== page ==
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Axis & Allies War at Sea - Mogami

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Bad Item ID
General Type Ship
Unit Type Cruiser
Cost 18
Set Surface Action
Manufacturer Hasbro
Available 1941
Set ID 35
Game Class Limits Mogami
Country Japan (Details)
Prototype Mogami (Details)
Class Mogami (Details)
Armor 4
Vital 9
Hull Points 3
Speed 139
Primary 10/10/9/7
Secondary 4/4/3/0
Torpedoes 3/3/2/1
AA 7/0/-/-
Special Ability Long-Lance Torpedoes
Special Ability Tough Cruiser 1
Special Ability Bad Luck
Game Rarity R



History:
Mogami (最上) was the lead ship in the four-vessel Mogami class of heavy cruisers in the Imperial Japanese Navy. She was named after the Mogami River in Tōhoku region of Japan. The Mogami-class ships were constructed as "light cruisers" (per the Washington Naval Treaty) with five triple 6.1-inch dual purpose guns. They were exceptionally large for light cruisers, and the barbettes for the main battery were designed for quick refitting with twin 8-inch guns. In 1937 all four ships were "converted" to heavy cruisers in this fashion. Mogami served in numerous combat engagements in World War II, until she was sunk at the Battle of Leyte Gulf in October 1944.

Class History:
The Mogami-class were a class of four warships built initially for the Imperial Japanese Navy (IJN) as light cruisers in the early 1930s under the weight and armament restrictions of the London Naval Treaty. After Japan refused to comply any longer with that agreement, all four ships were rearmed with larger caliber main armament and were reclassified as heavy cruisers. All four fought in World War II, and were sunk.

The Mogamis have been seen by naval architects as a design failure. The IJN's Naval staff insisted that each new class be superior to anything else in its category, yet designers strove to stay in compliance with treaty regulations. As a result, the initial construction of these ships was overly light; within their first few years of service, all four had to be reconstructed to remain seaworthy. They were also unstable seaboats due to excessive topweight and their welded seams cracked under the stress of firing their own main guns.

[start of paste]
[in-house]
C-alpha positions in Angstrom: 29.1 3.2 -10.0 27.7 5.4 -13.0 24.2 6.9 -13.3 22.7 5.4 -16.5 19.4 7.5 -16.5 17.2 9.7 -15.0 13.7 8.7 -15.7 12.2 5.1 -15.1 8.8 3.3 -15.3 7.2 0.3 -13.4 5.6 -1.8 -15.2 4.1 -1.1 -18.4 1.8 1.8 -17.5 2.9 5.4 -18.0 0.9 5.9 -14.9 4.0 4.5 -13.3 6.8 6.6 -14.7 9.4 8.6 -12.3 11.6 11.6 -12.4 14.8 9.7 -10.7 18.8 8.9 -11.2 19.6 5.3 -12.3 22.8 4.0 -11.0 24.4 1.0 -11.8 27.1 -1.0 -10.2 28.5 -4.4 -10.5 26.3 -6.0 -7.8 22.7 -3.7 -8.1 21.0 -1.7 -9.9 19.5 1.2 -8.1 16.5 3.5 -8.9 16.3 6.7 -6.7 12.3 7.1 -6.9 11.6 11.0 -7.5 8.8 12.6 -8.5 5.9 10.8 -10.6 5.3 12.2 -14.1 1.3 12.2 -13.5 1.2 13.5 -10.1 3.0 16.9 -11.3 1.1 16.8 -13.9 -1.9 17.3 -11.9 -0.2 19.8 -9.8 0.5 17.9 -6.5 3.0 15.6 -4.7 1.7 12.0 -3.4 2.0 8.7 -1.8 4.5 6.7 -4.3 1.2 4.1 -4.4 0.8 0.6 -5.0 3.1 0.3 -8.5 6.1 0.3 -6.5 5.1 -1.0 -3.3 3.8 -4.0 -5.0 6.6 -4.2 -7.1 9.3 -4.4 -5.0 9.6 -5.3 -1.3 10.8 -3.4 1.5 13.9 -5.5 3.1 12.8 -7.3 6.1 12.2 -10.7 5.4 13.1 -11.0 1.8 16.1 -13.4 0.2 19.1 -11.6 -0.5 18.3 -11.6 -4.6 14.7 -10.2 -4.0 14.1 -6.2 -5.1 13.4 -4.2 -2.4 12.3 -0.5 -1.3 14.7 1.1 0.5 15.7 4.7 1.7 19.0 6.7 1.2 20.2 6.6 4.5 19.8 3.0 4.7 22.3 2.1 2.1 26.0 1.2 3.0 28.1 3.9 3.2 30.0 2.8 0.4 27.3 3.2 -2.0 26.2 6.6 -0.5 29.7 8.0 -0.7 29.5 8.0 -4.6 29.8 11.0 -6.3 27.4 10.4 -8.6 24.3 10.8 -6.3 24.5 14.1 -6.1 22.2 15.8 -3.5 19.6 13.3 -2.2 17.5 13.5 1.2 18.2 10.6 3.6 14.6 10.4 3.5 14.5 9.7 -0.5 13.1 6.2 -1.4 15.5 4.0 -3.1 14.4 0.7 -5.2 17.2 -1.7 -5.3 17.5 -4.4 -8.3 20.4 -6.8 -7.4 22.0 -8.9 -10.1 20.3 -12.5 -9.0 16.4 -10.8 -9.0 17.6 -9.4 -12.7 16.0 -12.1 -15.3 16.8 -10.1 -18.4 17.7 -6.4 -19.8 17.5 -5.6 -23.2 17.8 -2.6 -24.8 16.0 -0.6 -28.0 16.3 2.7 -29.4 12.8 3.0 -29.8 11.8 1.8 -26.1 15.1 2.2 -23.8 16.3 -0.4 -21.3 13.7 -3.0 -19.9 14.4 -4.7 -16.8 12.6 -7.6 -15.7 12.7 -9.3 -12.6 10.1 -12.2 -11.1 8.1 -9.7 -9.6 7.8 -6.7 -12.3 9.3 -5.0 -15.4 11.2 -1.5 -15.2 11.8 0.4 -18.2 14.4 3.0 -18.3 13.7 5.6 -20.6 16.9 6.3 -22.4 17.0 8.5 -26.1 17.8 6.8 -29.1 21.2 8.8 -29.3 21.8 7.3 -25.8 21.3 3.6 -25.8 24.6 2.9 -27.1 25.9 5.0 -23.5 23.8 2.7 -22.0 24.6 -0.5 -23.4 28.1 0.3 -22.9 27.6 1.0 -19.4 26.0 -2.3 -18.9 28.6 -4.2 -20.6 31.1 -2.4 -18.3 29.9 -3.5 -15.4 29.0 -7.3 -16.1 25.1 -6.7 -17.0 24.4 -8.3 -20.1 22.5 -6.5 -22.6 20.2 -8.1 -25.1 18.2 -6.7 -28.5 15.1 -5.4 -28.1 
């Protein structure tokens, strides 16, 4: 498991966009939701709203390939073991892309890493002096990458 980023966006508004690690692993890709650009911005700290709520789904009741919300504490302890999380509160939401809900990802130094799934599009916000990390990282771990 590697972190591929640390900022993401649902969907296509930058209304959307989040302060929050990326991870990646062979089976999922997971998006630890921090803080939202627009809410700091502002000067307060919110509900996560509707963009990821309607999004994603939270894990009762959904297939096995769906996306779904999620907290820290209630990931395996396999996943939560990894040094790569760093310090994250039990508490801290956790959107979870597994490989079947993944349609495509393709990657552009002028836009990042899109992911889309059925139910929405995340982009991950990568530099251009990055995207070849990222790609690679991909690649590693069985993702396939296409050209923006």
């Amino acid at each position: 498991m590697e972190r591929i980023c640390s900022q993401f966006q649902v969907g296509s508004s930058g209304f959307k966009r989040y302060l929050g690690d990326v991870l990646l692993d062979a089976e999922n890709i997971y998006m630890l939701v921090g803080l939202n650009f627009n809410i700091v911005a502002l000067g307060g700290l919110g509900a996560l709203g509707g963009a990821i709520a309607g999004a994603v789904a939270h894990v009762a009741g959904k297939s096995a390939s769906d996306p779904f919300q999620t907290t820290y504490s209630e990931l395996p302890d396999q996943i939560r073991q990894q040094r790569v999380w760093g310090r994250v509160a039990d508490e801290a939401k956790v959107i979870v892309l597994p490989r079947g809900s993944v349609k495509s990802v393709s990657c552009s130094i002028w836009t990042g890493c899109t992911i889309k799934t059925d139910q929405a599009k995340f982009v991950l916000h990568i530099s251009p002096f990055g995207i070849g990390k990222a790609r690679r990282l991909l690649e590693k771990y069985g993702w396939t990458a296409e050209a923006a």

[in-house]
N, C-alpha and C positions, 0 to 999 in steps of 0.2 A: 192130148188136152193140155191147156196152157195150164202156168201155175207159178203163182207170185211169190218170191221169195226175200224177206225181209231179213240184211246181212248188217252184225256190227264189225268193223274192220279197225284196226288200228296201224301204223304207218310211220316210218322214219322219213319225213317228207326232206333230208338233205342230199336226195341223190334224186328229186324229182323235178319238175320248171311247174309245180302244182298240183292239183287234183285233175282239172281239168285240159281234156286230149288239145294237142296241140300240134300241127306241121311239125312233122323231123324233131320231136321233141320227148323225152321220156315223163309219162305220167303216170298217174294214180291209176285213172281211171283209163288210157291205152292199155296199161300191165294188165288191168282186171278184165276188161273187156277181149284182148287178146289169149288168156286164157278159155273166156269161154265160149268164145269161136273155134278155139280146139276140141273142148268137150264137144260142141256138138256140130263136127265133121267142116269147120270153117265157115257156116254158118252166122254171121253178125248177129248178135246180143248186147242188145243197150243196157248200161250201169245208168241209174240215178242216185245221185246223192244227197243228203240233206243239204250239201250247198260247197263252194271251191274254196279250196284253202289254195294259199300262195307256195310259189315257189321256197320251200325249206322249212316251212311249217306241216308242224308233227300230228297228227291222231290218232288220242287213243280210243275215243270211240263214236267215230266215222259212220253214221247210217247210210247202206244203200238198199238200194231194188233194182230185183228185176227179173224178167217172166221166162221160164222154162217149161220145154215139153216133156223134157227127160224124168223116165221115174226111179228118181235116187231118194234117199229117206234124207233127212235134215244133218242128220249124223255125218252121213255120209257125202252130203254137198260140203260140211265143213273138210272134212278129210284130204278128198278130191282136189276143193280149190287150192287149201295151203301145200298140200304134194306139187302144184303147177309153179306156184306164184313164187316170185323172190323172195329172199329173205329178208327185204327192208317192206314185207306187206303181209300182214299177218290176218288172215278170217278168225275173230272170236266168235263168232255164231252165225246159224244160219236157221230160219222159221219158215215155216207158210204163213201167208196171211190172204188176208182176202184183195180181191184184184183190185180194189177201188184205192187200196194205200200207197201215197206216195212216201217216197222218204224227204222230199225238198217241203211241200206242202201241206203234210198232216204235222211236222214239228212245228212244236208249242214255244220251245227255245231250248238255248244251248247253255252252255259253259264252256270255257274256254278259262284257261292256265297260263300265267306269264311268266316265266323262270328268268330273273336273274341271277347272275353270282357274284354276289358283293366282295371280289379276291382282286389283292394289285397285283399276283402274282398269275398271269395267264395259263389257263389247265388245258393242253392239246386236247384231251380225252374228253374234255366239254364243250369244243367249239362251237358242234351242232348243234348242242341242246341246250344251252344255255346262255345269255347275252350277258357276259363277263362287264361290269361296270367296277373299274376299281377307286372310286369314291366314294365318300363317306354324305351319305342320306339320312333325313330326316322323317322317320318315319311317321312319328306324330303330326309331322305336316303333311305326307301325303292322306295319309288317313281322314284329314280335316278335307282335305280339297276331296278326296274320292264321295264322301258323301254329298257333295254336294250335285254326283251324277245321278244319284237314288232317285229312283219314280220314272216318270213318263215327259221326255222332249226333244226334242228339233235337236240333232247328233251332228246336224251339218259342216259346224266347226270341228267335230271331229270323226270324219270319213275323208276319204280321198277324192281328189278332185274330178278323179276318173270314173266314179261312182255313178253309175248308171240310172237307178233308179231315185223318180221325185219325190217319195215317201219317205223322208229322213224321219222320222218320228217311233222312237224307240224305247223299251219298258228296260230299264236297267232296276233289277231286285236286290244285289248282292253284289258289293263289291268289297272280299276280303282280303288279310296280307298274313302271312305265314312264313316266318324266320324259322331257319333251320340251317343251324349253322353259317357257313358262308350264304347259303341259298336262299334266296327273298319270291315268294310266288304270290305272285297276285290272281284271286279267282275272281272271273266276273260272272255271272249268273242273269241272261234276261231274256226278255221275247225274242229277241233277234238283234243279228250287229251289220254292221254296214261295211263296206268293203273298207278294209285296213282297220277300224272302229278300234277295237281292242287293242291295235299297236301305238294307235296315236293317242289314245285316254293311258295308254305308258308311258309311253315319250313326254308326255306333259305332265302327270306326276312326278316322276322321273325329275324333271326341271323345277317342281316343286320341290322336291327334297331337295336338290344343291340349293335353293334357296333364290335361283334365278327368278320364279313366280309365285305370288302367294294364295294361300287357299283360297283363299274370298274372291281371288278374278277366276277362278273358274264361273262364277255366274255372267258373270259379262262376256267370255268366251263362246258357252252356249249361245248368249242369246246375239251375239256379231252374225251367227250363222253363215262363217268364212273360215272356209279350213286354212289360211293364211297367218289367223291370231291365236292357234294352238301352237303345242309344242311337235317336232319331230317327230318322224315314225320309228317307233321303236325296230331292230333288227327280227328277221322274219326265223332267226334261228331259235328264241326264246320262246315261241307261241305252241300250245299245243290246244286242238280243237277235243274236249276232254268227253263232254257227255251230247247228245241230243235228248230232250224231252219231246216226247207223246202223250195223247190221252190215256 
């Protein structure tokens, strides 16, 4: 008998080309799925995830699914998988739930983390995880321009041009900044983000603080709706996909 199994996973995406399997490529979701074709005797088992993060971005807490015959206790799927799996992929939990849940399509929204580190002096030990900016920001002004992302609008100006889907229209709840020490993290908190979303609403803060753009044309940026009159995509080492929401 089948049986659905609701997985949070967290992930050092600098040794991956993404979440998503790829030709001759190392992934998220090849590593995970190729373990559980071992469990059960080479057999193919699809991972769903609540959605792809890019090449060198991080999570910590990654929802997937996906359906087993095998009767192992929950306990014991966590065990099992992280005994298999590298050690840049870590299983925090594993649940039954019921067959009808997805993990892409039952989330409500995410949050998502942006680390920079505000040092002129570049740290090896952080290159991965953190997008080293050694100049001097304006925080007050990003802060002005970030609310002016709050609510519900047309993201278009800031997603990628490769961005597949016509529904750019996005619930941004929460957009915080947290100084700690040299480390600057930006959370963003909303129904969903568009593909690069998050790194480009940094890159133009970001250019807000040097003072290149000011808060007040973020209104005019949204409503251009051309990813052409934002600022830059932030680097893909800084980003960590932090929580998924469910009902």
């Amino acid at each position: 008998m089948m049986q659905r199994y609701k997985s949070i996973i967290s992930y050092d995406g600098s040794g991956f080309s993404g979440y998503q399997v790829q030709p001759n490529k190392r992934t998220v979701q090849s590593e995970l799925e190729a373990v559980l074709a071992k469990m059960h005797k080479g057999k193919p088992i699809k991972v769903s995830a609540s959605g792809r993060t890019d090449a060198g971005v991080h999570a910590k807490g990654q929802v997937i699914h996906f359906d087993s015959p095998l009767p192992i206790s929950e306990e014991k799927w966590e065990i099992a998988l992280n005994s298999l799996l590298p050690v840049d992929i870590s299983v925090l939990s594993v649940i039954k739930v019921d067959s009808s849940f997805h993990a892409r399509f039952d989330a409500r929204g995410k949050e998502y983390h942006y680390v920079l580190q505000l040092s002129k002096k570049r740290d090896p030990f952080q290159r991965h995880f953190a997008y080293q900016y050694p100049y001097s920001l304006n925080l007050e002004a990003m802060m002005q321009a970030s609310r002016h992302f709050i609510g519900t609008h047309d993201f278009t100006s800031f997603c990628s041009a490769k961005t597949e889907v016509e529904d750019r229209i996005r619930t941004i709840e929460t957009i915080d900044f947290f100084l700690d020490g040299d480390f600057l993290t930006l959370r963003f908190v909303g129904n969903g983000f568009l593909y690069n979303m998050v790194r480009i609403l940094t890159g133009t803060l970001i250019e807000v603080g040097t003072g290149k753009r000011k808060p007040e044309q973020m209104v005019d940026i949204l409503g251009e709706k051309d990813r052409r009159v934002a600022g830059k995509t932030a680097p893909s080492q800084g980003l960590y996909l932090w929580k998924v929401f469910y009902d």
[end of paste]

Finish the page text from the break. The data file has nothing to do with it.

For the 1931 Fleet Replenishment Program, believing themselves understrength in cruisers, the IJN chose to build to the maximum allowed by the Washington Naval Treaty. This resulted in the choice of 155 mm (6.1 in) guns in five triple turrets (a first for Japan) in the Mogamis, also capable of 55° elevation, making the Mogamis one of the very few classes of cruiser to have a dual purpose (DP) main battery; this was coupled with very heavy anti-aircraft protection, as well as the standard reloadable, turreted torpedo launchers, also unique to the IJN.

To save weight and improve transverse stability, the class was given a more compact and lower superstructure, electric welding was used, as was aluminium in the superstructure. Aiming to meet the weight limits compelled them to fit only ten boilers (compared to twelve in the previous Takao and Myoko classes), trunked into a single funnel stack (which also saved tophamper). The new geared impulse turbines added 22,000 shp over Atago, increasing the top speed by 1.5 knots (2.8 km/h). Protection, however, was not stinted on; the class proved able to take substantial punishment.

History:
Japan is an island nation in the Pacific Ocean with dense cities, imperial palaces, mountainous national parks and thousands of shrines and temples. Shinkansen bullet trains connect the main islands of Kyushu (with Okinawa's subtropical beaches), Honshu (home to Tokyo and Hiroshima’s atomic-bomb memorial) and Hokkaido (famous for skiing). Tokyo, the capital, is known for skyscrapers, shopping and pop culture.

Although legend has it that Japan was founded in 660BC, archaeologists agree that settlement in the Japanese archpelago dates back as far as 100,000 years. The Jomon Period (8000-c.300BC) is the earliest that has been studied. It is named after the 'jomon' or cord-marked pattern style of pottery of the period.

Item created by: Lethe on 2015-05-31 17:46:30. Last edited by gdm on 2019-12-19 08:19:30

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